Eagles lay only one or two light brown eggs, spotted and splotched with black. Both parents incubate the eggs for relatively long periods, up to 49 days in the larger species. Both parents feed the downy young, which remain in the nest as long as 130 days before fledging. In the larger eagle species the entire reproductive cycle may last more than 12 months, so that successful breeding may take place only once every other year. Although eagles are slow to reach reproductive age, they are long-lived.
Kinds of Eagles
Eagles do not constitute a single natural unit of classification. They are classified, along with kites, hawks, Old World vultures, and harriers, in the family Accipitridae of the order Falconiformes. Eagles are divided into four groups: sea and fish eagles (subfamily Milviinae), serpent eagles (subfamily Circaetinae), harpies and booted (or true) eagles (subfamily Accipitrinae).
Sea and Fishing Eagles. Sea and fishing eagles are very large species found on seacoasts or inland waters throughout most of the world. They have massive bills, scaled tarsi, and wedgeshaped tails in most species. They feed largely by diving at fish near the surface, but they also take mammals, birds, and reptiles, and they do feed on carrion. Sea and fishing eagles include the American bald eagle (Haliaeetus leucocephalus), the European white-tailed sea eagle (H. albi-cilla), Steller's sea eagle (H. pelagicus) of northeast Asia, the tropical African fish eagle (H. vocifer), and the freshwater fishing eagles (Ichthyophaga) of southern Asia.
Serpent Eagles. Serpent eagles, which are medium-sized and stocky, prey on reptiles. They are found only in the Old World and include the widespread harrier eagles (Ciraetus) of Africa, Asia, and southern Europe, the long-tailed serpent eagles (Dryotriorchis and Eutriorchis) of the rain forests of central Africa and Madagascar, and the crested serpent eagles of southeast Asia (Spilornis). In serpent eagles the head and neck are thickly feathered, and the legs and short toes are armored- adaptations that help the eagles in capturing their dangerous and elusive prey. Serpent eagles inhabit open and lightly forested country where they soar for long periods or watch for potential prey from high perches. They kill a snake by crushing its head in their bill and then swallow it whole.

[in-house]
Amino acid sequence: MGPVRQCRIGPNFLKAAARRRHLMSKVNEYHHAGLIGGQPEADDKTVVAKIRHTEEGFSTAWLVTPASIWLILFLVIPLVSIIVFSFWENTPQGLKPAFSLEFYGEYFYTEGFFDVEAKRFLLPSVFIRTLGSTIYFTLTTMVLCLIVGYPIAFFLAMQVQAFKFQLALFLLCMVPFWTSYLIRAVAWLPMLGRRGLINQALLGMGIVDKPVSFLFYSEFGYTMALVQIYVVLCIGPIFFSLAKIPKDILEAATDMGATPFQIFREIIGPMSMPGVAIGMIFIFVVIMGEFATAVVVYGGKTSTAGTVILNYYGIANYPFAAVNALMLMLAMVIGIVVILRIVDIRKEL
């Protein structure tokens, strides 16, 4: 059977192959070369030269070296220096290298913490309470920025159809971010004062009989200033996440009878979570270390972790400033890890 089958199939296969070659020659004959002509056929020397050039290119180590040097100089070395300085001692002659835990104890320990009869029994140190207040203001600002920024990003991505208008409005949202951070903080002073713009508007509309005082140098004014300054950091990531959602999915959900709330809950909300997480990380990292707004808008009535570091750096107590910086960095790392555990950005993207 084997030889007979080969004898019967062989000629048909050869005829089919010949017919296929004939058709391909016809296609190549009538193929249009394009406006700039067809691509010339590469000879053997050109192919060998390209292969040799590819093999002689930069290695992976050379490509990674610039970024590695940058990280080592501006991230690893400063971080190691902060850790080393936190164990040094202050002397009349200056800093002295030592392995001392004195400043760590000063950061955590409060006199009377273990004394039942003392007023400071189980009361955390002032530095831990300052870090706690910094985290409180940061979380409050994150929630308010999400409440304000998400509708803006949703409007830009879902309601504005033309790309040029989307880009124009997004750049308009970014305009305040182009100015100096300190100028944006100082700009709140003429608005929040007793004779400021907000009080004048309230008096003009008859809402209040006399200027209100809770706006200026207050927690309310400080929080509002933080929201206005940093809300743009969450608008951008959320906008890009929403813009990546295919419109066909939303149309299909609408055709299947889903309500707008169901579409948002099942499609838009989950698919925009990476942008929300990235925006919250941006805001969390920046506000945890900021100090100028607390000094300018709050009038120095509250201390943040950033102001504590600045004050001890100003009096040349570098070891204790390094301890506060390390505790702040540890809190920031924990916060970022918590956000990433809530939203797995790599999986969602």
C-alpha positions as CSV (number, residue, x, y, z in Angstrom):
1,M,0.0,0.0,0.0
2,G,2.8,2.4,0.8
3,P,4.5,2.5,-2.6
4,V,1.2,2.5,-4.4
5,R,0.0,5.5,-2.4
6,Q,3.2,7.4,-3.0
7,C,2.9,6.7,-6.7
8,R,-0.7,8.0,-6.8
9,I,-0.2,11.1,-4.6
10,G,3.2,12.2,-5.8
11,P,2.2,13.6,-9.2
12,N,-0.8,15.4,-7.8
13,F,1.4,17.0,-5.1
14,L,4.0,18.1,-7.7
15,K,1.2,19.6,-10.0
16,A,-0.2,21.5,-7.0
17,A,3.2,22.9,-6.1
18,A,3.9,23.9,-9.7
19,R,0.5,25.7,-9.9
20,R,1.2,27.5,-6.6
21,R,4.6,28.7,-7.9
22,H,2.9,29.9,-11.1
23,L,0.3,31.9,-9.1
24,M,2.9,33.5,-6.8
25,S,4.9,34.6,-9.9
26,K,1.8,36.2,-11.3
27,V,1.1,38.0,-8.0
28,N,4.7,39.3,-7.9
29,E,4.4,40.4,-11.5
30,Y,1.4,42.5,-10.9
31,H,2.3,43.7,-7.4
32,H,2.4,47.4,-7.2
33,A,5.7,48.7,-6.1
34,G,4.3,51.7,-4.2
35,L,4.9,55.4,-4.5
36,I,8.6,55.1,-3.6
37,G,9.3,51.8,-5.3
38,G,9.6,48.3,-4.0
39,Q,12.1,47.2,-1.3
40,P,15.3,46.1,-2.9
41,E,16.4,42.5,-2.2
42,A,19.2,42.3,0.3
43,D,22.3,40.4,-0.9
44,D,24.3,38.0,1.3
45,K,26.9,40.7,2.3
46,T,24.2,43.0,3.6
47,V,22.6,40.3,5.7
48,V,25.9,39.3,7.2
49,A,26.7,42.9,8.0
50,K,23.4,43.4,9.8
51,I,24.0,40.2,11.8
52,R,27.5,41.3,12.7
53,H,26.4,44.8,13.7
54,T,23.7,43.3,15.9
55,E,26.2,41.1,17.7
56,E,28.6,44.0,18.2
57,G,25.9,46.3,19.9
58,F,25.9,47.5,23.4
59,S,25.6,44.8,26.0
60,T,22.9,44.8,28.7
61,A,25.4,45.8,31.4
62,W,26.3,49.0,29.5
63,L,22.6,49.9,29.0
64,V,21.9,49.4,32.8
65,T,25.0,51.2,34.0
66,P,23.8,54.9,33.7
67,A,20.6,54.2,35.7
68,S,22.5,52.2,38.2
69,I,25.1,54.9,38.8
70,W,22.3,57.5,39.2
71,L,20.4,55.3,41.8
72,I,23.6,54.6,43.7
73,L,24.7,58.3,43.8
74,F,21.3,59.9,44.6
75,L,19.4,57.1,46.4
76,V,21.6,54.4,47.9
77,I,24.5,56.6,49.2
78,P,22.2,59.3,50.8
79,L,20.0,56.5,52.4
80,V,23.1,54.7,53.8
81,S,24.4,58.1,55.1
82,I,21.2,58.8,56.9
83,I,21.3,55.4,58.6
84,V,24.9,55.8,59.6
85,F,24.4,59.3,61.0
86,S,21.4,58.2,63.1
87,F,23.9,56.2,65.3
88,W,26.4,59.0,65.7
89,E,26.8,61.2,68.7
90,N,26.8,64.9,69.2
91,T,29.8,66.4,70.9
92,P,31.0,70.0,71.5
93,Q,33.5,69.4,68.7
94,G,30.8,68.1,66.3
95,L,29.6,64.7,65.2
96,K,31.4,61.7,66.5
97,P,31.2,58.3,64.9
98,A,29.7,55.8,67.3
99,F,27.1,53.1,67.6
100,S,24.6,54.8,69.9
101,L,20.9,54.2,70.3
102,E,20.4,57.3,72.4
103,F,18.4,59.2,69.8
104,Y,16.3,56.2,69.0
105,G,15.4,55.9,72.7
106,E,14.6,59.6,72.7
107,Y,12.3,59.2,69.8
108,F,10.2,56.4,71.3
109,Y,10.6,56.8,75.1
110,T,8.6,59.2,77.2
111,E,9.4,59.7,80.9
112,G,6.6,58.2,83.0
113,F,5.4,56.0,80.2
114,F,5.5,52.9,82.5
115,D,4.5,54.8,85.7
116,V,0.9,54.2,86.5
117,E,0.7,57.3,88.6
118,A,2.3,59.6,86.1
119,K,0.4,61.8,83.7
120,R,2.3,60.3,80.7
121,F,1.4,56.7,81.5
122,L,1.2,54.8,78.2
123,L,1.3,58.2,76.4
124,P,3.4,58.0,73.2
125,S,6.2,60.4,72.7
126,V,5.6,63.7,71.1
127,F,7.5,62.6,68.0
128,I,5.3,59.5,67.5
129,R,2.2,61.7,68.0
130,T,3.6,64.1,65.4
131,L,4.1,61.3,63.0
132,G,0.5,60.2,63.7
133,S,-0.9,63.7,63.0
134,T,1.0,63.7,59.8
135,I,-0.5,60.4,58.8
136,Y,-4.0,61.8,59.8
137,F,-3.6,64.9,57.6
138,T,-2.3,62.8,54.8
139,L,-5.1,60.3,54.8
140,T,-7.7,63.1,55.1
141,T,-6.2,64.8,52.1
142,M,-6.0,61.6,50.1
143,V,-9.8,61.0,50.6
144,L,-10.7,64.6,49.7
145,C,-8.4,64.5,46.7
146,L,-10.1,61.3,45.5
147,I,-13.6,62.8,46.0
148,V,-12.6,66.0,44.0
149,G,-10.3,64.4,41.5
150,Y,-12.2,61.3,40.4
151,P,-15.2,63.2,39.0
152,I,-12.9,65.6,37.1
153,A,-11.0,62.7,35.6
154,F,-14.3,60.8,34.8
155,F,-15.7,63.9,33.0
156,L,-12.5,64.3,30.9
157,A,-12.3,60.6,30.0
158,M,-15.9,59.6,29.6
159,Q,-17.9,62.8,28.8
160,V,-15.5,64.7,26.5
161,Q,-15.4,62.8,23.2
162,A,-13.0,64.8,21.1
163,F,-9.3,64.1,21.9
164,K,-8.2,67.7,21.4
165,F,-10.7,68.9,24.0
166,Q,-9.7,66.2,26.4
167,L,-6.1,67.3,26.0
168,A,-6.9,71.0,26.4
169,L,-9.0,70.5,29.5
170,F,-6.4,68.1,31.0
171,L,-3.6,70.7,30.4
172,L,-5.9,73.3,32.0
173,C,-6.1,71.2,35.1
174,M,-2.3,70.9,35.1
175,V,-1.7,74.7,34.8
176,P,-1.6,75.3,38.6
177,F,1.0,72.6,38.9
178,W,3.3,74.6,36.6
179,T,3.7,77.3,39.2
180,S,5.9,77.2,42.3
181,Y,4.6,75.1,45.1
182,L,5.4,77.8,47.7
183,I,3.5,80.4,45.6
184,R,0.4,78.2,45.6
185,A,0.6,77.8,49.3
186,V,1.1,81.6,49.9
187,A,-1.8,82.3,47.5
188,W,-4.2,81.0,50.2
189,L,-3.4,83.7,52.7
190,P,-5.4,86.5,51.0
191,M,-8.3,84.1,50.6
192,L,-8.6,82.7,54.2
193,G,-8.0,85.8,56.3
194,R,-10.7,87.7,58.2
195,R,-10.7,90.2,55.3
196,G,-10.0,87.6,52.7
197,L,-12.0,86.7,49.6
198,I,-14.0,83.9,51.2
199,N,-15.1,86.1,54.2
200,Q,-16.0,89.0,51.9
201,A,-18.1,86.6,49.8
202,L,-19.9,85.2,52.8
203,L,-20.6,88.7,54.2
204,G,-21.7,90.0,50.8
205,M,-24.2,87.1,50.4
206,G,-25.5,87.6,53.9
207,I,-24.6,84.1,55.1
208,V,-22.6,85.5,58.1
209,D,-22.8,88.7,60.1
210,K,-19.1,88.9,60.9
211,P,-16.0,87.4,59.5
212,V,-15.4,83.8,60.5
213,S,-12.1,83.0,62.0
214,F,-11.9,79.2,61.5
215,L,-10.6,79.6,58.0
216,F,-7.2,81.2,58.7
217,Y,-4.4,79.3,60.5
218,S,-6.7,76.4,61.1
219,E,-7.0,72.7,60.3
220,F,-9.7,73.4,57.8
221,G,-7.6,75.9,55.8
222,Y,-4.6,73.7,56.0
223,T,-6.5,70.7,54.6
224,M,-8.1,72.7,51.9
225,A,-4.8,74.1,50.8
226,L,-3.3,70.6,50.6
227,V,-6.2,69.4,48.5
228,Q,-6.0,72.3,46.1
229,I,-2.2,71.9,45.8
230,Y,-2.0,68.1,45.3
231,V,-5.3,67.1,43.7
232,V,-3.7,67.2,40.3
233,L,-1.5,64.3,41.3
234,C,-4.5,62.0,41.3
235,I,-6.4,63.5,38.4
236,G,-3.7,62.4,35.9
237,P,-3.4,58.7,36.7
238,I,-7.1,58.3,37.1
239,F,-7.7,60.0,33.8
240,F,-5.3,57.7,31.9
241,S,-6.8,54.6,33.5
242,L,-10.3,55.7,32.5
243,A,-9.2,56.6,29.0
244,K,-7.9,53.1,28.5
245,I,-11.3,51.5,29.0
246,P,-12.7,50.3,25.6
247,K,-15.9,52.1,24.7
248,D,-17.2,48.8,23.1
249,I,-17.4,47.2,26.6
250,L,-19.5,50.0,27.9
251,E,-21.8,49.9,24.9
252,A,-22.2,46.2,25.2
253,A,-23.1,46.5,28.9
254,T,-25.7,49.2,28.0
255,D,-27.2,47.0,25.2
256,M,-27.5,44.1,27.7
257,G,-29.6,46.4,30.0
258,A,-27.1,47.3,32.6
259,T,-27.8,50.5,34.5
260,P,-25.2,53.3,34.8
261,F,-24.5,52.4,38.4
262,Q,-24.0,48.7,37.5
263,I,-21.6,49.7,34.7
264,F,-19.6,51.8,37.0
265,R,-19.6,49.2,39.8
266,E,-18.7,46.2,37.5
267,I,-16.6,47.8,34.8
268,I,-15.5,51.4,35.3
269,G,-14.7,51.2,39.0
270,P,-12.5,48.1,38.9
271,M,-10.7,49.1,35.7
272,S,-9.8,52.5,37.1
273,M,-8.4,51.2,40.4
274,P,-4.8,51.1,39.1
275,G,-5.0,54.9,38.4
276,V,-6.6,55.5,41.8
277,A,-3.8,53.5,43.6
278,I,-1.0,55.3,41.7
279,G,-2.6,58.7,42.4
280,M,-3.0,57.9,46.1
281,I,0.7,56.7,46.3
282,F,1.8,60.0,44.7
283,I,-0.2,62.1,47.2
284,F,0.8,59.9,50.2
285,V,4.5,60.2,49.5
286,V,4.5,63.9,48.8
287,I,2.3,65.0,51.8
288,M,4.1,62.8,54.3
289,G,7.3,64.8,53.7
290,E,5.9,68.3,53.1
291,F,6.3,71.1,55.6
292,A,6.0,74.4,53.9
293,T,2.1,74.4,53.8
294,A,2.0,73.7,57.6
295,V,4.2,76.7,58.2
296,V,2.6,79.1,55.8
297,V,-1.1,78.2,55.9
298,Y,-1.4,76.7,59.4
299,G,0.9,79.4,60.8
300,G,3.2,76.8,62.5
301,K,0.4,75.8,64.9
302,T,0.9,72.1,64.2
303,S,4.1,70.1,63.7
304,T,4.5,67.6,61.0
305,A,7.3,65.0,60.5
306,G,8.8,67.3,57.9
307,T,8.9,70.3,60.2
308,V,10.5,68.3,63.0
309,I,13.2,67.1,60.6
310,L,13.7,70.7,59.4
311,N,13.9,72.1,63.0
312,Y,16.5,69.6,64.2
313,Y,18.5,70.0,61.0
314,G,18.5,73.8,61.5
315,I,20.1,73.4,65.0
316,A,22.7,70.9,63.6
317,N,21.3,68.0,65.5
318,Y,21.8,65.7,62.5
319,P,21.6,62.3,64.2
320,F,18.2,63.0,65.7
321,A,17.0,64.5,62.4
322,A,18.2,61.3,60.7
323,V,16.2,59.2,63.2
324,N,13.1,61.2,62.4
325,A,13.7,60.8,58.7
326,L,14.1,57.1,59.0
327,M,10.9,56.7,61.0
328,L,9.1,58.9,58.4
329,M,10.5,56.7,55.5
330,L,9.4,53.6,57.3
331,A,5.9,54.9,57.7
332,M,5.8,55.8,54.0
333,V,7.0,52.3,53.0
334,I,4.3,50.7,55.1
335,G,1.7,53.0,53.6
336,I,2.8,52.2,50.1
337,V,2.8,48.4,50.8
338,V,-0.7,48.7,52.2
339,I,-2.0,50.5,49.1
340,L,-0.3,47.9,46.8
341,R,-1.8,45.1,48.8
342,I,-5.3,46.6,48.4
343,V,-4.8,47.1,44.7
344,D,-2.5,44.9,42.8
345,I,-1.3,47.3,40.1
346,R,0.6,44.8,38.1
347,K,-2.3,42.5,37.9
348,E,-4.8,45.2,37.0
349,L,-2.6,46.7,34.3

The chunky, black and chestnut batleur (Terathopius ecaudatus), found over the grasslands and forests of Africa, is the most striking and unusual species of the serpent eagle group. The batleur has remarkably long wings and almost no tail. Its face has bare, bright red skin. In flight the batleur eagle rocks from side to side and performs acrobatics. When it dives for prey, it is fast and noisy.